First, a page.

Photo ou archives : F-M. Dumas
350/500 - Manx Â– 1957
The longest career
The Manx Norton combined a long career with a long record of success. Norton already had an impressive list of victories to its name when, in 1930, Arthur Carroll redesigned the firm's overhead-cam mode.
Enter the International
Between 1931 and 1939, Nortons won race after race: in 1932, road-going versions of the works TT racers were added to the catalog in both 350 and 500cc forms. These were named "International." In 1937, the bronze cylinder head was replaced by an alloy head with twin overhead camshafts. The model's record in the Isle of Man TT was so impressive that to commemorate the company's 1938 victory a new version of the International was launched, called the "Manx." In 1938 the bore and stroke dimensions were altered and the girder front fork gave way to an undamped telescopic fork. Plunger rear suspension was added to create the famous "garden gate' frame.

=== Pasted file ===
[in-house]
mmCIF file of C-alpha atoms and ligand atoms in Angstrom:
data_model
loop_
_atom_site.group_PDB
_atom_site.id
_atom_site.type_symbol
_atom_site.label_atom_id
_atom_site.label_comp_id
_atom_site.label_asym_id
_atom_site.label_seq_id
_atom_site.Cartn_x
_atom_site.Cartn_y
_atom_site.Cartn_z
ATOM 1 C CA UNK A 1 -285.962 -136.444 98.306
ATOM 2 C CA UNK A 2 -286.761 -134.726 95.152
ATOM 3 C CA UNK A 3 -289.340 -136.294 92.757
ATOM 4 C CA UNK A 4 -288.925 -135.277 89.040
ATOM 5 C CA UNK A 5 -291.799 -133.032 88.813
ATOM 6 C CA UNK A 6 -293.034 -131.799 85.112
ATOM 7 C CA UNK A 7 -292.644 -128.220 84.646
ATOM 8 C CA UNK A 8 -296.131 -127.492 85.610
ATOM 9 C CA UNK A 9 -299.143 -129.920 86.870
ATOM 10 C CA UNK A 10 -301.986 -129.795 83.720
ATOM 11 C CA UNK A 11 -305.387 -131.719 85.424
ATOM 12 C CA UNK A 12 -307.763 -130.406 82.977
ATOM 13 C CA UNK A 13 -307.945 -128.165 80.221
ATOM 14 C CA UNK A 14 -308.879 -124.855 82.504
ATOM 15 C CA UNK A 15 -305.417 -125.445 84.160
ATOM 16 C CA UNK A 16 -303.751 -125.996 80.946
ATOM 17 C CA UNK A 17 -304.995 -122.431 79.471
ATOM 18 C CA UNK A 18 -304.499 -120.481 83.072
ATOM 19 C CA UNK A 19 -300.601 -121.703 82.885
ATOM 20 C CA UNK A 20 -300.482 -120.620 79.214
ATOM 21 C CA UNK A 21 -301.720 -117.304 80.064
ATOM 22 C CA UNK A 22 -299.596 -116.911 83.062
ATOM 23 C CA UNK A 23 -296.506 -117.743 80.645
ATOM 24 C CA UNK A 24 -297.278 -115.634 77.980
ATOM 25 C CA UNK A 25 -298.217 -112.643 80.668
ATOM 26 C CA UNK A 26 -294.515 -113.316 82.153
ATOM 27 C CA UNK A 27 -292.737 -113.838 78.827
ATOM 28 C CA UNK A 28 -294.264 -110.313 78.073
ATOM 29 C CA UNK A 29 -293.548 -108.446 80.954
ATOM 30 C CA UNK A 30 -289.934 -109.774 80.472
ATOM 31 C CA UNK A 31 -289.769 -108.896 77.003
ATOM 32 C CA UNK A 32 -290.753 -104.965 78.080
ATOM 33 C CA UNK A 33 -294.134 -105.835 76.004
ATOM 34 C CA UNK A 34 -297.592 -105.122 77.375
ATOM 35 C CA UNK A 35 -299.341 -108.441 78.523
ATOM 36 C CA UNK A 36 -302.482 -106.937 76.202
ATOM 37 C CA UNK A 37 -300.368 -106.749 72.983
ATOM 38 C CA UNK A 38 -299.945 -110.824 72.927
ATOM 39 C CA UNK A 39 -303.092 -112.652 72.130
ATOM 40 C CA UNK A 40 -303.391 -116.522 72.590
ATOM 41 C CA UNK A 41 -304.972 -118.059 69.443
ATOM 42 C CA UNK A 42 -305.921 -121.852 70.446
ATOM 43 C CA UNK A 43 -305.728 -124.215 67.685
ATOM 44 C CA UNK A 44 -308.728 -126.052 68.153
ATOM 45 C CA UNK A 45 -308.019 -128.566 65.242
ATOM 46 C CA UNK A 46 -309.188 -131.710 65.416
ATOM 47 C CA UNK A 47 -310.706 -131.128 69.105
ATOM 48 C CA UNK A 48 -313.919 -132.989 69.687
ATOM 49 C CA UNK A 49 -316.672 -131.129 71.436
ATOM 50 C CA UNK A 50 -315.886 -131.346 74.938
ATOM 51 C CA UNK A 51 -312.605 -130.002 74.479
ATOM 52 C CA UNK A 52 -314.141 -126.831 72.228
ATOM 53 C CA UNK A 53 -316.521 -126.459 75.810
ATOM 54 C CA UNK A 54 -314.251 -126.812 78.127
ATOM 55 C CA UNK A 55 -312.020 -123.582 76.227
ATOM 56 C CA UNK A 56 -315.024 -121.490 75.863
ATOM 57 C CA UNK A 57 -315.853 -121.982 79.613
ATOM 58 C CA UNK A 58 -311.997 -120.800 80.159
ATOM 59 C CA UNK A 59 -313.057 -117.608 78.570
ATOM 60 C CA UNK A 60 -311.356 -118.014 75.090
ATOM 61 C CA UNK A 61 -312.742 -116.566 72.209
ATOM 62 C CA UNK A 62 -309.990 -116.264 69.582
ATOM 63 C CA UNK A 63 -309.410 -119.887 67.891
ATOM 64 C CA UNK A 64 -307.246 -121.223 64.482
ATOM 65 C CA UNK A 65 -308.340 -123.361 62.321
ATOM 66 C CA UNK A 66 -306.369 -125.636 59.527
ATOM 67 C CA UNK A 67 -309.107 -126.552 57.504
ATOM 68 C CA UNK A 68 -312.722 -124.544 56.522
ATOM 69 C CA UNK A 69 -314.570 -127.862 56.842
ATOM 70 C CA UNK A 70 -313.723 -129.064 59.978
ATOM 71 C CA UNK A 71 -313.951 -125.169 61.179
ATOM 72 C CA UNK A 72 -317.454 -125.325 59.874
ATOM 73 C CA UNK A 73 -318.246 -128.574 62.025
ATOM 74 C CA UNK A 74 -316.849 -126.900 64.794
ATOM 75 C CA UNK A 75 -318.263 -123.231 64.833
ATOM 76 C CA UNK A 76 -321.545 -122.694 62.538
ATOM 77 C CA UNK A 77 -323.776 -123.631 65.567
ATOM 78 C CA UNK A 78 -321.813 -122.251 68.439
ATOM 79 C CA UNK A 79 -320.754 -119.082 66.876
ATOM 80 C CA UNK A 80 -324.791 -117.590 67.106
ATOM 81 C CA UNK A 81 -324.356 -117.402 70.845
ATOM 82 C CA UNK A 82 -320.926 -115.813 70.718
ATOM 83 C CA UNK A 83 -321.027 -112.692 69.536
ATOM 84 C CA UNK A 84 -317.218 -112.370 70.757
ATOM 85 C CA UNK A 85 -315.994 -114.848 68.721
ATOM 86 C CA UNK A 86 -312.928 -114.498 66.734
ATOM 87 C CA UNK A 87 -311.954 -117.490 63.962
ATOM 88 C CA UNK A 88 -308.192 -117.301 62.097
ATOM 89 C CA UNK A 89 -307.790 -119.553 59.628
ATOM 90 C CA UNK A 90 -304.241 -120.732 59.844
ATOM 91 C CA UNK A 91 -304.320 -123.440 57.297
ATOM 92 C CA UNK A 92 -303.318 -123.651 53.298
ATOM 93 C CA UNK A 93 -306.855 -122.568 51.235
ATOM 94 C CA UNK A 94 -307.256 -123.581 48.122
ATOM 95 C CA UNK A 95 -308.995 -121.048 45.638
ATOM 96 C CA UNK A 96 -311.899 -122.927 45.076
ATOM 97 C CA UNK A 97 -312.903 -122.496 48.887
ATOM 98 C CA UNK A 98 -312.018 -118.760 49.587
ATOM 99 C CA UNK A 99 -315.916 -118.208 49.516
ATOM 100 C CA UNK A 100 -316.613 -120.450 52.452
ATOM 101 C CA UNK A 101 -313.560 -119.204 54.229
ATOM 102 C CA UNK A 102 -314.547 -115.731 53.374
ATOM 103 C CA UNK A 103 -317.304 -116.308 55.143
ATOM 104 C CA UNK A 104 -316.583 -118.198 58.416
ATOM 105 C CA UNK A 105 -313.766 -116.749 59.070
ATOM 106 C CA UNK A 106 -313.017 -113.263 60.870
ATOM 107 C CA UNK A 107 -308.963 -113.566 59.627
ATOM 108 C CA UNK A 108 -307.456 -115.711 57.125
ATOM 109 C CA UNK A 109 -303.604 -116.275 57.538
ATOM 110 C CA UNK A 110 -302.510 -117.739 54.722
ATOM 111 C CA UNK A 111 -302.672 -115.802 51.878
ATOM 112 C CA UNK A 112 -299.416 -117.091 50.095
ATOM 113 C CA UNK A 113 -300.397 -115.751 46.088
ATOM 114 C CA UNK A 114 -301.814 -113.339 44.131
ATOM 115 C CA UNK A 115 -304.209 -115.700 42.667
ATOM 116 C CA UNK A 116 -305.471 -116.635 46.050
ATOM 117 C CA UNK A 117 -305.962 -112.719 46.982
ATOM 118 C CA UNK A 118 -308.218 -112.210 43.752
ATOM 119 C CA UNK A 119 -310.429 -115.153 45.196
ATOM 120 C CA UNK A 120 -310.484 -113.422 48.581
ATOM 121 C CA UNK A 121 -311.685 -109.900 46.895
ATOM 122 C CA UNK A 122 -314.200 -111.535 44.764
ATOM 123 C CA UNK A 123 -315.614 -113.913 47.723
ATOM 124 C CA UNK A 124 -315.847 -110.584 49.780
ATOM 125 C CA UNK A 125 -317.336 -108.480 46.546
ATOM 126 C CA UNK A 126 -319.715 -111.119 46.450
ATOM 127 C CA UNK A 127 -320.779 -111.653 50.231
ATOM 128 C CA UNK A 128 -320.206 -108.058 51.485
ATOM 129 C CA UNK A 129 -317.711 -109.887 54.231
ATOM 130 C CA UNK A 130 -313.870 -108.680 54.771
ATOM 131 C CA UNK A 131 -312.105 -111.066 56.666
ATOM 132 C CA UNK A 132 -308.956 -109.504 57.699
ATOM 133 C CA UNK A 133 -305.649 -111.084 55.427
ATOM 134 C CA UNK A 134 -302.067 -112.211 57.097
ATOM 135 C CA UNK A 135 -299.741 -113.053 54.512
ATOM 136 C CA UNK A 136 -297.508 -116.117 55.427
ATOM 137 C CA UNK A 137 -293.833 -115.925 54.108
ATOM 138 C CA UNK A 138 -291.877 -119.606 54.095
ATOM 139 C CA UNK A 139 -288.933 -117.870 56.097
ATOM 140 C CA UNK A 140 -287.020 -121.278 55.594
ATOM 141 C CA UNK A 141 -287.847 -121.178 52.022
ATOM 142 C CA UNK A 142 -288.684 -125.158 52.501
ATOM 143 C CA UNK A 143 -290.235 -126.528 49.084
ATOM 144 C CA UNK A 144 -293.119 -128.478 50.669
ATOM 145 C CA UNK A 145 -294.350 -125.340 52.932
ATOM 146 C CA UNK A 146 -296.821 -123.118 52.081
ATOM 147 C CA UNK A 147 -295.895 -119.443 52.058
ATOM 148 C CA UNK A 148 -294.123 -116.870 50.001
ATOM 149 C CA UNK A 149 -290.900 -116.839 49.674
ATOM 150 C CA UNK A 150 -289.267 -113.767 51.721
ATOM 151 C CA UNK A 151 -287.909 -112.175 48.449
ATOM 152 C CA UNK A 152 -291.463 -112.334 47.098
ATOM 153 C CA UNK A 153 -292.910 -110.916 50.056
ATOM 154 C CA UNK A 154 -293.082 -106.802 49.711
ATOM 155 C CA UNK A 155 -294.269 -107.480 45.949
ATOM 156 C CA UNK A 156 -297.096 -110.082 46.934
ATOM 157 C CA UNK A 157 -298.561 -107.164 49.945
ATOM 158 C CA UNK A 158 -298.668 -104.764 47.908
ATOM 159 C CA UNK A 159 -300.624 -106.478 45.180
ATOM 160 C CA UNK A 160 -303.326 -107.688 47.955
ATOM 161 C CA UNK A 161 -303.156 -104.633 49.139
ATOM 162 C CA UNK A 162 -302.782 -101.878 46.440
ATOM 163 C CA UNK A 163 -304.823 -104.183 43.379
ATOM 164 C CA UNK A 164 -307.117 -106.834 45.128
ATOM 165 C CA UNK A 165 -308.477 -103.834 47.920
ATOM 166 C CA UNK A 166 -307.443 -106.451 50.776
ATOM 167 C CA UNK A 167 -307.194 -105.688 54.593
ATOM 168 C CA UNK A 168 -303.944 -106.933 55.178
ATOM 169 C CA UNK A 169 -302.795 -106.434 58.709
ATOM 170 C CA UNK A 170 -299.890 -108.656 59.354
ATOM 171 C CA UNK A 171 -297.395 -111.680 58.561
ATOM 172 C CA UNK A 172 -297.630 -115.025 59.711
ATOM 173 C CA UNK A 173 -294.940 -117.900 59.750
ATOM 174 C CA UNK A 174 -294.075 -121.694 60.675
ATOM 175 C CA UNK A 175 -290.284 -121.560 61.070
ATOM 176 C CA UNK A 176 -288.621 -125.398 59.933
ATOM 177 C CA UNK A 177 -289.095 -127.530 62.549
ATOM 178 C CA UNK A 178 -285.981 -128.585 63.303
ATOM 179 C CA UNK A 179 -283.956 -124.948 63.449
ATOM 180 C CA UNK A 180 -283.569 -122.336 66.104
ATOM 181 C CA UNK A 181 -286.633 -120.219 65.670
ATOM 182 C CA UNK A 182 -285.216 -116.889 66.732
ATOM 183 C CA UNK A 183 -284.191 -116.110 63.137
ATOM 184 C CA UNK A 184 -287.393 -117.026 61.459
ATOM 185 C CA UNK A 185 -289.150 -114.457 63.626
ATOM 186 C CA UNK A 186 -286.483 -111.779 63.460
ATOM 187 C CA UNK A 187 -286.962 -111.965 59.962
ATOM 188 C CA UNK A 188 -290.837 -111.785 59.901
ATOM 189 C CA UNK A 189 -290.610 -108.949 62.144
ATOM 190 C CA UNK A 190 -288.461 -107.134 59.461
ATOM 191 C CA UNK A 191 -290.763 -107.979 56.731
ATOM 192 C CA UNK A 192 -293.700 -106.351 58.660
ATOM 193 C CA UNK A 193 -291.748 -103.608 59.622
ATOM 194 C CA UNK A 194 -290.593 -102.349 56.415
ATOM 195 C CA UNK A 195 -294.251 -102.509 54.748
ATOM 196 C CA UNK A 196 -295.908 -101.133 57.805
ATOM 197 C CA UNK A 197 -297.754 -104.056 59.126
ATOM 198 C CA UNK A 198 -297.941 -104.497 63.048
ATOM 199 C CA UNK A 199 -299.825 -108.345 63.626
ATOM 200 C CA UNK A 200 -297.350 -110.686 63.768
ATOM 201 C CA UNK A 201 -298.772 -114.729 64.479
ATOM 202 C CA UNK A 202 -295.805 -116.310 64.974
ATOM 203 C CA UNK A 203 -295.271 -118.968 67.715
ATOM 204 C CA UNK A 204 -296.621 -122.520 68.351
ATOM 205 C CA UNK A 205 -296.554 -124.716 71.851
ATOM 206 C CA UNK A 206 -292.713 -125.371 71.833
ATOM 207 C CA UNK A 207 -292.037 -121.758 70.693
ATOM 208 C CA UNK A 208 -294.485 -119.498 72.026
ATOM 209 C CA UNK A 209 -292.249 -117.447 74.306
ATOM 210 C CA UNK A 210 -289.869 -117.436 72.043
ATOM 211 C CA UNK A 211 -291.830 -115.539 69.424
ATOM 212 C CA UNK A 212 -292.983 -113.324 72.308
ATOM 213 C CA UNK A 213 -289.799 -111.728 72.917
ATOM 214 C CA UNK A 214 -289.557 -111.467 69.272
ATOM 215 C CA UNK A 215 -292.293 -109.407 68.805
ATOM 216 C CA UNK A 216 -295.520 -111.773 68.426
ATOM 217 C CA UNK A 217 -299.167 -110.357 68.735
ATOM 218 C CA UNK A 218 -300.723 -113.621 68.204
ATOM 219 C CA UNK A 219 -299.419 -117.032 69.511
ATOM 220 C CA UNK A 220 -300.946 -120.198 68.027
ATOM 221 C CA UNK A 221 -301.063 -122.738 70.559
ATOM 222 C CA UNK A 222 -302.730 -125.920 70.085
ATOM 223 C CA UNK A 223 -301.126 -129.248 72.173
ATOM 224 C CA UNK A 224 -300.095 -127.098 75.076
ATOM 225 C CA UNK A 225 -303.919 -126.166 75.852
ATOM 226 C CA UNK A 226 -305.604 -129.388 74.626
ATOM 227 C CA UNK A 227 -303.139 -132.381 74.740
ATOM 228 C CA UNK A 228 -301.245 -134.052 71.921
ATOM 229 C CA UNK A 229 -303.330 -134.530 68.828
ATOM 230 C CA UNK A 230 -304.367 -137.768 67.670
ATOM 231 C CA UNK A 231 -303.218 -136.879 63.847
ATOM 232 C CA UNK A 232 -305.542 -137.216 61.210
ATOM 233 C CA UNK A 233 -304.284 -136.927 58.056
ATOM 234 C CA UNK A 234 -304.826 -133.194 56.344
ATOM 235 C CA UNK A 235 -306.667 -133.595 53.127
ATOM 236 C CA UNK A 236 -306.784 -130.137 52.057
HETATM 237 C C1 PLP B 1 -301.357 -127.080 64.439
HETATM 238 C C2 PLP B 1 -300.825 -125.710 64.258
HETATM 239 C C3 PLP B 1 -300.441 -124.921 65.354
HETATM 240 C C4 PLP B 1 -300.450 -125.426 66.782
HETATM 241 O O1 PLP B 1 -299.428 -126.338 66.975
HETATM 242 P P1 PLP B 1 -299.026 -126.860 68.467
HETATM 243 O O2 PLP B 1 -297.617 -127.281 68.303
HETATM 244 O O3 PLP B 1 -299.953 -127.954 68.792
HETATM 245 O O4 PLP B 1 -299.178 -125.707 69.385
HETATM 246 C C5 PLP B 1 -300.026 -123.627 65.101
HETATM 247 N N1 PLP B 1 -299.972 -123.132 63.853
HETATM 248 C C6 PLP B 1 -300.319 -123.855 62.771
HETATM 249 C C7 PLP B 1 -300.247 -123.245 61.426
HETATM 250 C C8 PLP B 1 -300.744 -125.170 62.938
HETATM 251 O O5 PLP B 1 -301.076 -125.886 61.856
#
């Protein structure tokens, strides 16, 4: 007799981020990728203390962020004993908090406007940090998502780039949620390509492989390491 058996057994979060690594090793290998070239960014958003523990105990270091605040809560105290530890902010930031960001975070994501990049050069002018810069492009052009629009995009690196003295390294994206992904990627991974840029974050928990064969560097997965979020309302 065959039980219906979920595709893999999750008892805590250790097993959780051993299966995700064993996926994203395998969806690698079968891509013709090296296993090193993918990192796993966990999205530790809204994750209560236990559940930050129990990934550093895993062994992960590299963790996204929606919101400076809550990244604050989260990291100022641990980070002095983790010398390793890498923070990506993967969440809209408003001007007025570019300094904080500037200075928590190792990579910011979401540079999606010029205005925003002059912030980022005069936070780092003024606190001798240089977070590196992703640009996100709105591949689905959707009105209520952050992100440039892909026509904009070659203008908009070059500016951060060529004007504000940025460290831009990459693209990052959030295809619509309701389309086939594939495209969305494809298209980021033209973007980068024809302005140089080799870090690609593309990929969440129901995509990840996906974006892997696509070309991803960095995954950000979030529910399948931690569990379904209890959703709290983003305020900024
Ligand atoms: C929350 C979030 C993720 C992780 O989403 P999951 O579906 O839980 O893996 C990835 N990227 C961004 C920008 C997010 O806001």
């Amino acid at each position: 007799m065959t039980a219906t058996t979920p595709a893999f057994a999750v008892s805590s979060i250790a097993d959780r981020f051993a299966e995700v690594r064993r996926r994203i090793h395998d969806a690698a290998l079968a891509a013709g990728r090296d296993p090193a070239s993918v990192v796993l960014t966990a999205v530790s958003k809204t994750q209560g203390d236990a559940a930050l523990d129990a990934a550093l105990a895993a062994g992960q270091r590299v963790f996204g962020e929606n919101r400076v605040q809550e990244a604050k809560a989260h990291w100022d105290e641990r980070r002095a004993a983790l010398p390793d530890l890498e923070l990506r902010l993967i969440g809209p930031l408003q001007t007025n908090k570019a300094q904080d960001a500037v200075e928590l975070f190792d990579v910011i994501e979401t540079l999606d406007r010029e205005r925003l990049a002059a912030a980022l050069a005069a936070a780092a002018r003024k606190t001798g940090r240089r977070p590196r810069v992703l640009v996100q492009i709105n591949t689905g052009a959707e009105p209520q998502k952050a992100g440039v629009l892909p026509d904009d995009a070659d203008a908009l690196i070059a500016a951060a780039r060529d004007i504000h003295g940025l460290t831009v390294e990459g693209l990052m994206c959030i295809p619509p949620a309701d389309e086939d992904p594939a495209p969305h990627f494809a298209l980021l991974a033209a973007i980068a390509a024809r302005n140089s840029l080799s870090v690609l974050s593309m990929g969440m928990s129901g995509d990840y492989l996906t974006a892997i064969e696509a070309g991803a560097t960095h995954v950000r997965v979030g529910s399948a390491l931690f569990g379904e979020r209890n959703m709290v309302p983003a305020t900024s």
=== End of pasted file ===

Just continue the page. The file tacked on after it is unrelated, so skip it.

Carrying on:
The Famous Featherbed Frame
The ultimate development of the Manx Norton came in 1950 when the "Featherbed" frame, originated by the McCandless brothers of Belfast, was introduced on the works racers, setting entirely new standards for handling. Detail improvements continued to be made up to the end of production in 1961, and even after that, the Manx was raced frequently, often defeating the new multicylinder machines.
Â• Engine: 500cc single-cylinder four-stroke
Â• Power output: 47 hp @ 6500 rpm
Â• Valves: twin overhead camshafts
Â• Fuel system: carburetor
Â• Transmission: 4-speed gearbox; chain final drive
Â• Suspension: (front) telescopic forks; (rear) swinging fork
Â• Brakes: (front) drum; (rear) drum
Â• Wheels: wire; (front) 19 in; (rear) 19 in
Â• Weight: 313 lb.
Â• Maximum speed: 125 mph
This 'short stroke" 350cc Manx Norton, dating from 1957, was one of the finest models in the Manx's long and distinguished history.